Then, using (2.9) and some algebraic manipulations, they derived the identity ω(λ1 , λ2 , t) ∂y ∂y ∂φJ ∂y ∂φJ ∂y × − . = ∂λ1 ∂λ2 ∂λ1 ∂λ2 ∂λ2 ∂λ1 (2.14)

The specific choice of λ1 and λ2 is made to simplify the right-hand side of this equation. We choose λ1 to be the circulation between a fixed reference point on the

Figure 2.2: Vortex lines and circulation. λ1 , λ2 : Lagrangian parameters, y0 : reference point, y : point on surface, C : curve for circulation integral. sheet and other points on the sheet and λ2 to be a parameter along curves of constant circulation, as shown in Figure 2.2. We describe λ2 first, in terms of vorticity. Vortex lines are integral curves of the vorticity. Geometrically, they are curves which are parallel to the vorticity field ω. We choose λ2 so that at time t = 0, λ2 is a parameter along vortex lines, ensuring that that ∂ ∂φJ = φ+ (y, 0) − φ− (y, 0) ∂λ2 ∂λ2 ∂y ∂y = φ+ (y, 0) · − φ− (y, 0) · ∂λ2 ∂λ2 ∂y = 0, = [ φ(y, 0)] · ∂λ2 where the last equality is due to the fact that
∂y ∂λ2 ∂y ∂λ2

is parallel to ω(λ1 , λ2 ). It follows

is parallel to ω and [ φ] is

perpendicular to ω, as seen from (2.9). For such a choice of λ2 , the Biot-Savart integral (2.12) reduces to u(x, t) = PV K(x, y(λ1 , λ2 , t)) × ∂y ∂φJ (λ1 , λ2 , t) dλ1 dλ2 . ∂λ2 ∂λ1 (2.18) For our vortex ring application, the vortex lines are closed curves. We choose λ 2 to range from 0 to 2π, so the vortex lines are 2π-periodic functions of λ2 . In the 

¤ ¥£ ¡ ¢ 
(2.15) (2.16) (2.17)

© § ¨¦

computations, λ2 is chosen at t = 0 to be a linear rescaling of arclength. Note that this linear relationship does not hold for t > 0, because the vortex lines stretch non-uniformly as the sheet evolves. As mentioned above, λ1 is chosen to be the circulation between a fixed reference point on the sheet and other points on the sheet. We fix a material point y0 on the sheet. For any point y on the sheet, λ1 (y) is the circulation λ1 (y) = u · ds, (2.19)

C

where C is a closed curve meeting the sheet at y0 and y, and ds is a line element of arclength, as shown in Figure 2.2. Kelvin’s circulation theorem states that the circulation around a set of vortex lines moving with the flow does not change in time, ensuring that λ1 is a Lagrangian parameter. It follows from the definition that λ1 = φJ + c, where c is a constant which depends only on the reference point y0 . Thus,
∂φJ ∂λ1

= 1 and the Biot-Savart integral (2.18) reduces to u(x, t) = PV K(x, y(λ1 , λ2 , t)) × ∂y (λ1 , λ2 , t) dλ1 dλ2 . ∂λ2 (2.20)

This parametrization and the resulting form of the Biot-Savart integral is a generalization to three dimensions of the Birkhoff-Rott equation for the motion of a vortex sheet in two dimensions [8]. The circulation distribution for a vortex sheet depends on the initial condition of the specific problem being studied. We will describe it later when we discuss the application to vortex rings. 2.2.2 Desingularization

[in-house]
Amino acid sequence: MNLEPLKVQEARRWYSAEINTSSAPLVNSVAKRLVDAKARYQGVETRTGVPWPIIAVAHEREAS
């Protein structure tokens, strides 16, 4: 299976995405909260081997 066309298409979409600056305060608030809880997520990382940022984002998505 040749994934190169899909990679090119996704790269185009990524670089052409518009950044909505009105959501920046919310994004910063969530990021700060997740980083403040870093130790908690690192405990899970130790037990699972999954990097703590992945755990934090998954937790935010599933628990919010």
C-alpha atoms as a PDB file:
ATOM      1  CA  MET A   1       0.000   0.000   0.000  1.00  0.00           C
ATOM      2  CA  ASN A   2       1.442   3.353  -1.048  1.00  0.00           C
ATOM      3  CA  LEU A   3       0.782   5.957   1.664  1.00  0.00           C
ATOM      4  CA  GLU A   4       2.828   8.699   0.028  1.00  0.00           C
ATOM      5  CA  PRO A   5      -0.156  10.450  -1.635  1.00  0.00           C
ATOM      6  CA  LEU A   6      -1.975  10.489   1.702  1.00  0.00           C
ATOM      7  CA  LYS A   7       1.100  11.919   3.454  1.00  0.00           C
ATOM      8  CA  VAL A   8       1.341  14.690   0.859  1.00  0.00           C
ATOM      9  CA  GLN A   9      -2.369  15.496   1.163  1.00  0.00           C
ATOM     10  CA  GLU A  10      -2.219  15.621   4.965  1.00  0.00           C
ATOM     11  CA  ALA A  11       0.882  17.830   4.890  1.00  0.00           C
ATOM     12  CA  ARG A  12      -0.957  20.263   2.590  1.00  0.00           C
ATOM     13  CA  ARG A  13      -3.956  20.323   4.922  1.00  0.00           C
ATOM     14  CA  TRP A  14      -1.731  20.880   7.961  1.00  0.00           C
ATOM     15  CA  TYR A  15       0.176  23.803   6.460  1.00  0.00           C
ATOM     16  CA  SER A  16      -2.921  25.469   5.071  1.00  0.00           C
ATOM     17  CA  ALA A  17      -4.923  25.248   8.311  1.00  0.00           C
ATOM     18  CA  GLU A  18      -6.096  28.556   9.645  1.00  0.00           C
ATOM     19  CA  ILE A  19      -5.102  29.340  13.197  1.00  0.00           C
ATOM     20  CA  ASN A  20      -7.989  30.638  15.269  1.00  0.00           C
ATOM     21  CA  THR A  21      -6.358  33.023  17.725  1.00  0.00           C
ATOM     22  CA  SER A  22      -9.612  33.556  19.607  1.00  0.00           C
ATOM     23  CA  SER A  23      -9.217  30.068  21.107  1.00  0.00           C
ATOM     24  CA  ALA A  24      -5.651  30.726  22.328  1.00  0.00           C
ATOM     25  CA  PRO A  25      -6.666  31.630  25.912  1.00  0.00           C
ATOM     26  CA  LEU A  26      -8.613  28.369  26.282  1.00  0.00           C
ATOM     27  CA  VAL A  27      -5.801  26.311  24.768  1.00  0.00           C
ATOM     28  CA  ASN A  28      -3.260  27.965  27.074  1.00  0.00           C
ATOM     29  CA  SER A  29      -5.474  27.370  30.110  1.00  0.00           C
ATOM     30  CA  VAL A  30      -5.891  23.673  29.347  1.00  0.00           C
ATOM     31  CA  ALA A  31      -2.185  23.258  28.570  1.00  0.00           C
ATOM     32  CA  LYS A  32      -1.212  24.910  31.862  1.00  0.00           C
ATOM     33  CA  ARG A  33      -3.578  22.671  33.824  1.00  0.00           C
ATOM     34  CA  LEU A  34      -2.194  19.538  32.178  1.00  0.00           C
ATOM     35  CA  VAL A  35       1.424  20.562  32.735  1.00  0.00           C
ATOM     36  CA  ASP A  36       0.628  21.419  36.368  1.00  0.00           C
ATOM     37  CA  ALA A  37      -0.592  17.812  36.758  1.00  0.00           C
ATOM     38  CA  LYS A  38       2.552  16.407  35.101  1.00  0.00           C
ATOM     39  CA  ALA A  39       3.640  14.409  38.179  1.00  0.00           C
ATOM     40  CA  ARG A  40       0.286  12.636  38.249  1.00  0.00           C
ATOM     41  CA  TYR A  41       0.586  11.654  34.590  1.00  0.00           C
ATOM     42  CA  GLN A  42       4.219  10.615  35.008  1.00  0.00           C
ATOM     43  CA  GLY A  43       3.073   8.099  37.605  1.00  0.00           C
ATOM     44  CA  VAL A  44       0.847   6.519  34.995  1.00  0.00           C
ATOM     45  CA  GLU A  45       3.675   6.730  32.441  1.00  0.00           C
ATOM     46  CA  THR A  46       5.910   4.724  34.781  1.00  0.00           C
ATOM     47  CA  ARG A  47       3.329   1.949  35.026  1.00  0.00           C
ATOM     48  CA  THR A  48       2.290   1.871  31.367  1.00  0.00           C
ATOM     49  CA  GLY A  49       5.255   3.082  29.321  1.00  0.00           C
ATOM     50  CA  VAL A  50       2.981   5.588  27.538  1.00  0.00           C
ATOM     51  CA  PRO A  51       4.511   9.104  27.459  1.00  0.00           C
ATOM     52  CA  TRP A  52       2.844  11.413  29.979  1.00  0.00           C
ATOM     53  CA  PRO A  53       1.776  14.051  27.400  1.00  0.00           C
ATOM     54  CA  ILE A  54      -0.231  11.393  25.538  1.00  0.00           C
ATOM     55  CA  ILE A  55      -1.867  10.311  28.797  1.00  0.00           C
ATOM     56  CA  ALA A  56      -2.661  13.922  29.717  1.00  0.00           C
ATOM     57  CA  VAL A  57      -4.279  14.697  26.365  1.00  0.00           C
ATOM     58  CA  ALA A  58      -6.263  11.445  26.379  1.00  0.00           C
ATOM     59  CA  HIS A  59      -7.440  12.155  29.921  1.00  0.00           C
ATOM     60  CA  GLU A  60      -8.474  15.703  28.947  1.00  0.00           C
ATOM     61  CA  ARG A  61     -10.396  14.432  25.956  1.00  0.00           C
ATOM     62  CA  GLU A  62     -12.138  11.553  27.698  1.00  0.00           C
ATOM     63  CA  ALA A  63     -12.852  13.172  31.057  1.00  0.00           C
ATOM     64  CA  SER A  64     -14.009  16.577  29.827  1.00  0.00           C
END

Vortex sheets exhibit behavior that smooth shear layers do not. For example, vortex sheet instabilities have arbitrarily large growth rates, the sheets form curvature singularities [46], and they roll up into infinite spirals [48]. These features make the study of vortex sheets difficult both theoretically and numerically.

As an example of the numerical difficulties, consider the motion of a flat vortex sheet. When a small amplitude perturbation is introduced to the sheet, it is amplified at a rate proportional to the spatial wavenumber of the perturbation. This is known as Kelvin-Helmholtz instability. In a numerical simulation, roundoff error introduces a perturbation to the sheet whose wavenumber is inversely proportional to the spacing of the points representing the sheet. Thus, when the computational mesh is refined, the wavenumber of the round-off error perturbation increases, the perturbation is amplified more rapidly and the computations become inaccurate. One technique to overcome this, introduced by Krasny [34], is to filter the sheet’s position at each time step. With this technique, it is possible to extend computations to longer times. However, the sheet still develops singularities in finite time. After the singularity forms, it is not possible to use the filter and round-off error grows, overwhelming the computations. Another technique, first proposed by Chorin and Bernard [15], is to desingularize the Biot-Savart kernel K(x, y). We follow this approach, using a desingularization analogous to the one used by Krasny [33] for two-dimensional vortex sheet roll-up. Our smoothed three-dimensional Biot-Savart kernel is Kδ (x, y) = − 1 x−y , 4π (|x − y|2 + δ 2 )3/2 (2.21)